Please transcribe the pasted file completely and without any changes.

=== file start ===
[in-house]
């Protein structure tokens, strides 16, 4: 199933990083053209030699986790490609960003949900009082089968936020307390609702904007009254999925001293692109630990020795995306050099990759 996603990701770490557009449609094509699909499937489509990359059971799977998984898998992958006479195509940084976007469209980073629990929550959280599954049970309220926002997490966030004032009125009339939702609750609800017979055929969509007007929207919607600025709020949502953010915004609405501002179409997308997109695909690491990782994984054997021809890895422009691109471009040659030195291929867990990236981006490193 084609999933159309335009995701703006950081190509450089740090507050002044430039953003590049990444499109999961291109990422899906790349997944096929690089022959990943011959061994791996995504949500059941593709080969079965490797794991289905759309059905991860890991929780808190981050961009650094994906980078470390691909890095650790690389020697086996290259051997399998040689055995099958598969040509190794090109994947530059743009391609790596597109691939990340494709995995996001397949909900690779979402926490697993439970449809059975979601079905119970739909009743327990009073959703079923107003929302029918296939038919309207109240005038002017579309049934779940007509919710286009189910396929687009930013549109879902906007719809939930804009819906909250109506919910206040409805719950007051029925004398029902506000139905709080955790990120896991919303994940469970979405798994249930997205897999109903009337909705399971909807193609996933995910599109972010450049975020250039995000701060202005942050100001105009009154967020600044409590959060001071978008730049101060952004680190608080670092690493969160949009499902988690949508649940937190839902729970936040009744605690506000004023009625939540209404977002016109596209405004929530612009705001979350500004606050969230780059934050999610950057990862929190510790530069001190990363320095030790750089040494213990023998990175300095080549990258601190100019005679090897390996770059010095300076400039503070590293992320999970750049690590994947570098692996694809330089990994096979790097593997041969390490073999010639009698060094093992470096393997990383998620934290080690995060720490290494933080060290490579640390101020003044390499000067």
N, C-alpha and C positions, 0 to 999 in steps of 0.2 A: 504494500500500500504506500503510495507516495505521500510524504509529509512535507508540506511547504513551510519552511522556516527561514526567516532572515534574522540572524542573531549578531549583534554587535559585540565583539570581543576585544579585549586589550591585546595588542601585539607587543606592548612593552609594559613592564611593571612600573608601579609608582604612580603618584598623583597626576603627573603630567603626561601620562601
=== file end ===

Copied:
[in-house]
């Protein structure tokens, strides 16, 4: 199933990083053209030699986790490609960003949900009082089968936020307390609702904007009254999925001293692109630990020795995306050099990759 996603990701770490557009449609094509699909499937489509990359059971799977998984898998992958006479195509940084976007469209980073629990929550959280599954049970309220926002997490966030004032009125009339939702609750609800017979055929969509007007929207919607600025709020949502953010915004609405501002179409997308997109695909690491990782994984054997021809890895422009691109471009040659030195291929867990990236981006490193 084609999933159309335009995701703006950081190509450089740090507050002044430039953003590049990444499109999961291109990422899906790349997944096929690089022959990943011959061994791996995504949500059941593709080969079965490797794991289905759309059905991860890991929780808190981050961009650094994906980078470390691909890095650790690389020697086996290259051997399998040689055995099958598969040509190794090109994947530059743009391609790596597109691939990340494709995995996001397949909900690779979402926490697993439970449809059975979601079905119970739909009743327990009073959703079923107003929302029918296939038919309207109240005038002017579309049934779940007509919710286009189910396929687009930013549109879902906007719809939930804009819906909250109506919910206040409805719950007051029925004398029902506000139905709080955790990120896991919303994940469970979405798994249930997205897999109903009337909705399971909807193609996933995910599109972010450049975020250039995000701060202005942050100001105009009154967020600044409590959060001071978008730049101060952004680190608080670092690493969160949009499902988690949508649940937190839902729970936040009744605690506000004023009625939540209404977002016109596209405004929530612009705001979350500004606050969230780059934050999610950057990862929190510790530069001190990363320095030790750089040494213990023998990175300095080549990258601190100019005679090897390996770059010095300076400039503070590293992320999970750049690590994947570098692996694809330089990994096979790097593997041969390490073999010639009698060094093992470096393997990383998620934290080690995060720490290494933080060290490579640390101020003044390499000067």
N, C-alpha and C positions, 0 to 999 in steps of 0.2 A: 504494500500500500504506500503510495507516495505521500510524504509529509512535507508540506511547504513551510519552511522556516527561514526567516532572515534574522540572524542573531549578531549583534554587535559585540565583539570581543576585544579585549586589550591585546595588542601585539607587543606592548612593552609594559613592564611593571612600573608601579609608582604612580603618584598623583597626576603627573603630567603626561601620562601